Working for “Steve” at Apple

Steve Jobs suddenly stepped down from his position of Apple CEO today. As the tech world changes, a look back at what it was like working under the man.

Working for “Steve” at Apple

I worked for Apple from May of 2007 until last fall, when I left them to work for Tim League here at the Alamo Drafthouse.

Working for Apple, regardless of the department or division, everyone felt like they were really working for Steve and his glorious revolution of touch technology and apps and iThings. Secrecy was of highest importance, and precision of language was held above almost everything when interacting with “outsiders”. There was an aura of great pride that you had, just going to work.

The comparisons to totalitarian regimes and populist revolutions were never lost on those of us on the inside, trust me.

I started working for Apple right before the iPhone launched, and it changed the company more rapidly on the inside than was anticipated by a longshot. Where once Apple was on life support, it rapidly leveraged its position as a recovering titan. People who’d been with them for ten years were thrilled that their decade of employee purchase plan stock meant they would retire a millionaire. Seeing the rise of the planet of the Apple (ahem) was inspiring and moving. The company was changing the world, and you were along for the ride.

I have to be careful about how I phrase this, because the NDAs I signed when I was hired were really long, and I don’t know what I’m allowed to talk about even though I don’t work for them anymore.

I’m not joking.

When Steve was pissed off about something, it got fixed at a pace I’ve never seen then or since in my professional life. I guess some people reacted that fast out of fear, but more directly, you would get used to refusing to accept anything but flawless execution.

In 2005, Steve summed up a lot of things, including the work ethic he propagated across the company, by saying, “Your time is limited, so don’t waste it living someone else’s life. Stay hungry. Stay foolish.”

Mistakes were fine as long as they led to a great overall result after polishing, which is why every new OS from the company needs a couple of updates before it works perfectly (zing!).

On occasion, among the various things I did for the company, I’d have email chains forwarded to me. Inside, I’d find a problem that needed fixing with great urgency. A number of the most public faces of the company would be copied on these chains. I didn’t directly interface with them, but I got a very clear idea of what the result needed to look like and found my way there somehow. Calling anyone all over the world and being able to say “I’m with Apple” or having “” at the end of your email address were great tools to have at hand. Sometimes, they were the only thing I had at my disposal other than my wits.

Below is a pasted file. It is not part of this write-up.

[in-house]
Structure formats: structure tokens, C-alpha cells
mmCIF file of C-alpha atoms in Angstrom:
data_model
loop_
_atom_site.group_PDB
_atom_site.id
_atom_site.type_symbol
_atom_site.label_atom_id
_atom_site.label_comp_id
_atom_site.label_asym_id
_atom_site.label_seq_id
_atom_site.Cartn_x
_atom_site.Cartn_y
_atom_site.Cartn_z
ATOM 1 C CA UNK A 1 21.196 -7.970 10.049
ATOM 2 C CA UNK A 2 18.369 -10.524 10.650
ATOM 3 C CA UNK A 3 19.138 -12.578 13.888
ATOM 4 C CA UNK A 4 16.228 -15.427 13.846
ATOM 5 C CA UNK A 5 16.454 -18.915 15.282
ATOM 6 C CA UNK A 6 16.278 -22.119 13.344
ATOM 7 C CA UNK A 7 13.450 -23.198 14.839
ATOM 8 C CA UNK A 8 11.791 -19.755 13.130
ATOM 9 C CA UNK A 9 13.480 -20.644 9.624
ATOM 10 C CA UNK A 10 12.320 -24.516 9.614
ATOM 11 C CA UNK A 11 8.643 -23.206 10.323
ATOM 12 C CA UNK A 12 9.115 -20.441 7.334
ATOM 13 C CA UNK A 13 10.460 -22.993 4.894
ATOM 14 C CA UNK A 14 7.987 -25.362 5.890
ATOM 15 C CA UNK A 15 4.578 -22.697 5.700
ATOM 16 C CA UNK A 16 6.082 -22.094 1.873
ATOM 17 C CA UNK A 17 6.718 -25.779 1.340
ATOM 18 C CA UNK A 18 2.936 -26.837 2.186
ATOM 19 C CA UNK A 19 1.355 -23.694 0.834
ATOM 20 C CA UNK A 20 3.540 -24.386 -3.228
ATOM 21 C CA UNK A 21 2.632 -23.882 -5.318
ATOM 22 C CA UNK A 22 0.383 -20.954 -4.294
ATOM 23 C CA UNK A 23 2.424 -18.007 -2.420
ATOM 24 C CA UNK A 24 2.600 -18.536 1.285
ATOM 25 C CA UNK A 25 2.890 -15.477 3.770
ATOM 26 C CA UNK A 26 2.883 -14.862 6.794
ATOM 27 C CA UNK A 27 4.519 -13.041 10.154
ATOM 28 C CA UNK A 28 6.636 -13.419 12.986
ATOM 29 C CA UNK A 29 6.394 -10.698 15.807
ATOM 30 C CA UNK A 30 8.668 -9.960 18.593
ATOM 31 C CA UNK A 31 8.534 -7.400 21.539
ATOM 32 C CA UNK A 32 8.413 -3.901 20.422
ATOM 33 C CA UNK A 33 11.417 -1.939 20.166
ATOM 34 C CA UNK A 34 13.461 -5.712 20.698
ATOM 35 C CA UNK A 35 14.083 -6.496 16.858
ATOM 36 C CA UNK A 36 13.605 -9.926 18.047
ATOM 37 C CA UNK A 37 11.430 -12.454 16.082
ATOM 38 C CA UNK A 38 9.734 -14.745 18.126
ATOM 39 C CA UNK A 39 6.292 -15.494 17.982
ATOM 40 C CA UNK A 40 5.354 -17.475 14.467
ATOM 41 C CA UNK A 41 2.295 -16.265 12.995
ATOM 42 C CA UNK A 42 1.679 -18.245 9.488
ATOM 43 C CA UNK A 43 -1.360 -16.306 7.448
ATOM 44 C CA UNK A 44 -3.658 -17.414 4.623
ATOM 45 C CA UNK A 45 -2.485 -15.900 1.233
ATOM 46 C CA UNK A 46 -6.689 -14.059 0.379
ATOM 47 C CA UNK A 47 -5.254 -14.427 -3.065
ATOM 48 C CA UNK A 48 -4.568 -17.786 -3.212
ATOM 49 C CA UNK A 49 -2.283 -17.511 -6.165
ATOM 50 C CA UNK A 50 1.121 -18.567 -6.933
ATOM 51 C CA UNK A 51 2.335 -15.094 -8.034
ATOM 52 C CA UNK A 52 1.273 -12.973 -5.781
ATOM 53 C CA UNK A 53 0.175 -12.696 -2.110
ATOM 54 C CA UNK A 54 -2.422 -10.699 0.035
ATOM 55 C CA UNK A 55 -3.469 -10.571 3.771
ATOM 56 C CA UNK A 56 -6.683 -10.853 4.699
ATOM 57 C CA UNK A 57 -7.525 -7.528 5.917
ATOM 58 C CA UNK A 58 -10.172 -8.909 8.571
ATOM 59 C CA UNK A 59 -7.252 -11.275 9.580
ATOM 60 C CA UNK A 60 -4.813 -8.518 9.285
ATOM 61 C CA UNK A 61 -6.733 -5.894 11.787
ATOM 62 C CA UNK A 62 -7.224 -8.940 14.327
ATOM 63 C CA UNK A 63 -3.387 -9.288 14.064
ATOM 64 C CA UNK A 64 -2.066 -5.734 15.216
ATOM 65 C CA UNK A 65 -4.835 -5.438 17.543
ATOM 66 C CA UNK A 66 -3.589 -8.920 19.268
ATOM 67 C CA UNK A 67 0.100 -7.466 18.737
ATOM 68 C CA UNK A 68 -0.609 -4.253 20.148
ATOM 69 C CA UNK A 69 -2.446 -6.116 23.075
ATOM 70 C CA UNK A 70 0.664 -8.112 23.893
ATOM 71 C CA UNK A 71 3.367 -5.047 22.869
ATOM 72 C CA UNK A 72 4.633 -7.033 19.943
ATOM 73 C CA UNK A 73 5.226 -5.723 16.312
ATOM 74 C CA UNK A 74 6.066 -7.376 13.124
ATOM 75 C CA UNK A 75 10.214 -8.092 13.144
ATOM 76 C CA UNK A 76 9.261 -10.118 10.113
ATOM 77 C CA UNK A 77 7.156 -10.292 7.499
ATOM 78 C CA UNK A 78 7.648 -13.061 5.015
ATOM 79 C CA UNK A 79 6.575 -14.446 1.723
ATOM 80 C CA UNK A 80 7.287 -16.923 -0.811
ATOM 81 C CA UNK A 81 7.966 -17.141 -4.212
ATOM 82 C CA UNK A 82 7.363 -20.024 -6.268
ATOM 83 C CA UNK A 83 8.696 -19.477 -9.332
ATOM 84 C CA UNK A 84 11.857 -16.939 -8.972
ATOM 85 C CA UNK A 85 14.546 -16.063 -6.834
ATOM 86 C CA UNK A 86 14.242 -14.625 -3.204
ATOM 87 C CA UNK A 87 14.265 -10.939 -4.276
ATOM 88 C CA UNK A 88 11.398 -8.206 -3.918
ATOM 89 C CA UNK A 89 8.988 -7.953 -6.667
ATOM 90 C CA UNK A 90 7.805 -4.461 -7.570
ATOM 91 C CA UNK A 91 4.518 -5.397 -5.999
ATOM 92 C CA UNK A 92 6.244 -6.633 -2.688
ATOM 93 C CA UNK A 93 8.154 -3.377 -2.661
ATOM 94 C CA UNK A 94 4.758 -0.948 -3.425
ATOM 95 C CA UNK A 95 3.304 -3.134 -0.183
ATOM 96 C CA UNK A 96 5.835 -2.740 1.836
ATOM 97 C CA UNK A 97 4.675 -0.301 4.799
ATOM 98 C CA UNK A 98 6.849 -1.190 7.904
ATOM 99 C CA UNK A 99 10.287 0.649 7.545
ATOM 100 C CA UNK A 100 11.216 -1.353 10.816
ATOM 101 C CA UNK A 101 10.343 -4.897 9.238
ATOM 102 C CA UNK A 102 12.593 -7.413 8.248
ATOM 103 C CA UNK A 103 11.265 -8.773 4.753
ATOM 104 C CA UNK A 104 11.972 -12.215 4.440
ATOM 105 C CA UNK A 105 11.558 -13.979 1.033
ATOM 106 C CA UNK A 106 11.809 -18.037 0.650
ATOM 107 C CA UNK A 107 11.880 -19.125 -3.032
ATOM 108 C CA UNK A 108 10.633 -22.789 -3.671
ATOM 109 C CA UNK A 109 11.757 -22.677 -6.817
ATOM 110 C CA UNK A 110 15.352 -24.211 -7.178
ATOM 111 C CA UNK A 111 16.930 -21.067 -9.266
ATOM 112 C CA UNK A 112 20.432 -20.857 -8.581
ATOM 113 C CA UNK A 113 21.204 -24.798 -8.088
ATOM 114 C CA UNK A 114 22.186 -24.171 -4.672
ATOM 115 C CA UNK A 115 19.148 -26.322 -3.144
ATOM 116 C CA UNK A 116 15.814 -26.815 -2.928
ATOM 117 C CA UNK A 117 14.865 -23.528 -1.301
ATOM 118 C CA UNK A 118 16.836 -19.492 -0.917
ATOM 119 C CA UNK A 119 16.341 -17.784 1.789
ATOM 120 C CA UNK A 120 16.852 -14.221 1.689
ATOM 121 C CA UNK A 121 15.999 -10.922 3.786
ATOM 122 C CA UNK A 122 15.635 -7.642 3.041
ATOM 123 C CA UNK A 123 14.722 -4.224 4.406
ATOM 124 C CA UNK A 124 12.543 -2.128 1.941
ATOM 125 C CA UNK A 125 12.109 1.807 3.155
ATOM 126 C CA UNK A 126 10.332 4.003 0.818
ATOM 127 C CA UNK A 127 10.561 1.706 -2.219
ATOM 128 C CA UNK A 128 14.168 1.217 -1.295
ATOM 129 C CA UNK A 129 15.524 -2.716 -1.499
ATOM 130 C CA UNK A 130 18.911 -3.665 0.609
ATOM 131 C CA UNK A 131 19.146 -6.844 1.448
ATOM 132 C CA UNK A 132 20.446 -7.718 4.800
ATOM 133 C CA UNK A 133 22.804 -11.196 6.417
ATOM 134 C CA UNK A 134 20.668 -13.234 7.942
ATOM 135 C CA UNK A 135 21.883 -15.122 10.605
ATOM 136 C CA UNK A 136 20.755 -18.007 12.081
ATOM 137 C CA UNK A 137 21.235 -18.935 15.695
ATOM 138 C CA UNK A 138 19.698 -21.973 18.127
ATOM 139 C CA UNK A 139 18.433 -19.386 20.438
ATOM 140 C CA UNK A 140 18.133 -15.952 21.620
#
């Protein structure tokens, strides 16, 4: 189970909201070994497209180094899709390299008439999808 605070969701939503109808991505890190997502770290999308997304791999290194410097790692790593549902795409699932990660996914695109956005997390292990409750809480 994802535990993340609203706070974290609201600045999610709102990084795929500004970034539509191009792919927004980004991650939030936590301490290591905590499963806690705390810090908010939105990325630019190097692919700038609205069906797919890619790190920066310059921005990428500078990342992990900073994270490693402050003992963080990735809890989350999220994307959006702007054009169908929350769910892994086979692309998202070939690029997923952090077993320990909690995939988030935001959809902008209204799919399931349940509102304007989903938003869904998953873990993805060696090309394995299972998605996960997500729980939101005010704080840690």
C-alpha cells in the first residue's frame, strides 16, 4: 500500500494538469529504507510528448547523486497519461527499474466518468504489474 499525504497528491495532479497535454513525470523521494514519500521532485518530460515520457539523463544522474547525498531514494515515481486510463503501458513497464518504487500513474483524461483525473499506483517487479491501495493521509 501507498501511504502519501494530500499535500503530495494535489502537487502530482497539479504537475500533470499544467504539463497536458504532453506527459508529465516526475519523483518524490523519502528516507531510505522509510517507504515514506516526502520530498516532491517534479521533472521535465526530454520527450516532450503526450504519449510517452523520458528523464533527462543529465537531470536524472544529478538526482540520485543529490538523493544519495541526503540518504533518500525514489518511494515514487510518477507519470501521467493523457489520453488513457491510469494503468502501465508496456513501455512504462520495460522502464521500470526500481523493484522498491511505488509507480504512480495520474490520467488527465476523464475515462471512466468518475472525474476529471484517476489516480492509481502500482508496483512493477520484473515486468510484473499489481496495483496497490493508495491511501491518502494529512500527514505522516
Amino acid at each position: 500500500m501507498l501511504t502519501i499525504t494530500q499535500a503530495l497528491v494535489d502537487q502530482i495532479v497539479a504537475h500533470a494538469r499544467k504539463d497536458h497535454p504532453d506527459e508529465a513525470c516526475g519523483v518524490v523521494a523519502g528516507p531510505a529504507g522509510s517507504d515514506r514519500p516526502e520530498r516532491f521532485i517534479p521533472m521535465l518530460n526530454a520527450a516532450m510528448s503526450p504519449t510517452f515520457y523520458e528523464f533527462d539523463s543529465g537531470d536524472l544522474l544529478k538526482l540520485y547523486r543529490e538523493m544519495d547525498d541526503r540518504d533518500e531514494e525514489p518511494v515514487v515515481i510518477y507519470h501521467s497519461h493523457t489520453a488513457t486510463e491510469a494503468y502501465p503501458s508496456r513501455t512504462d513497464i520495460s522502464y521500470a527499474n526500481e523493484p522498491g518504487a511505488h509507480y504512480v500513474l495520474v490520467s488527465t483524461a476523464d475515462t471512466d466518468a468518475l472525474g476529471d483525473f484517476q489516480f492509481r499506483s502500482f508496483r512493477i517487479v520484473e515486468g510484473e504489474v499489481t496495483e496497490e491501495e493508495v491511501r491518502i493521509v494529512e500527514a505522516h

I can honestly say there are things that I did for Apple that I could write about here in black and white that you wouldn’t believe. When I think back on them, some of them are hilariously unbelievable. Others would make it seem as if I were overstating my role with the company. I suppose I feel much like some of the animators at Pixar must feel. Their contributions are vital to producing the great end product in astounding ways, but most people will never know anything about the process that went into the result.

I was under so much stress that I started talking in my sleep. These weren’t just random words and mumblings, but as my wife tells me, it was like I was rehearsing the next day’s meetings and phone calls. My brain never stopped working, even though the rest of my body did.

Most of my workmates lived their jobs and their families often would get the short end of the stick. It was a crusade and an addiction all at once.

The first time Steve took a leave of absence, there were some people who’d been there longer than me who were muttering about how they were “never gonna get their Steve Jobs signature now”.

When you work for them for five years, you get a really nice framed letter of recognition. It’s a thing of beauty. At the bottom is the signature of the CEO. These lame-asses were more concerned with getting the autograph than with why they were there in the first place. I put these people on par with entitled autograph hounds at conventions. The quality of a personal interaction dictates what I get out of things. I couldn’t care less about a scribble on piece of paper.

Steve’s resignation likely doesn’t bode well for his health. This isn’t a surprise, even though the announcement came without warning. That’s the fragility of life for you. Honestly, Wall Street dudes with more money than God have been calling for him to step down since he got sick the first time.

The phrasing of his statement in the letter doesn’t lead me to be optimistic, but you know…he’s technically been promoted on Apple’s Board to Chairman, and he’s still on Disney’s Board too.

His replacement as CEO (Tim Cook, ascending from COO) is every bit the right guy to keep the Apple train on the tracks. Steve has charted a course pretty far into the future for things to really go off the rails any time soon. Rest easy, Apple nerds.

This time had to come eventually, it’s just weird to actually see it happen.

The thing I missed most after leaving was seeing the keynotes live.

I still do.

Categories: Nerd Tags: AppleSteve Jobstech
Moisés Chiullan's photo About the Author: Moisés comes to Badass Digest and the various Tim League brands after working in [redacted] and [redacted] as well as [redacted] for Apple. He likes all sorts of movies, believes cane sugar should be in all Dr. Peppers, and hasn’t met a Stephen Sondheim musical that he doesn’t like.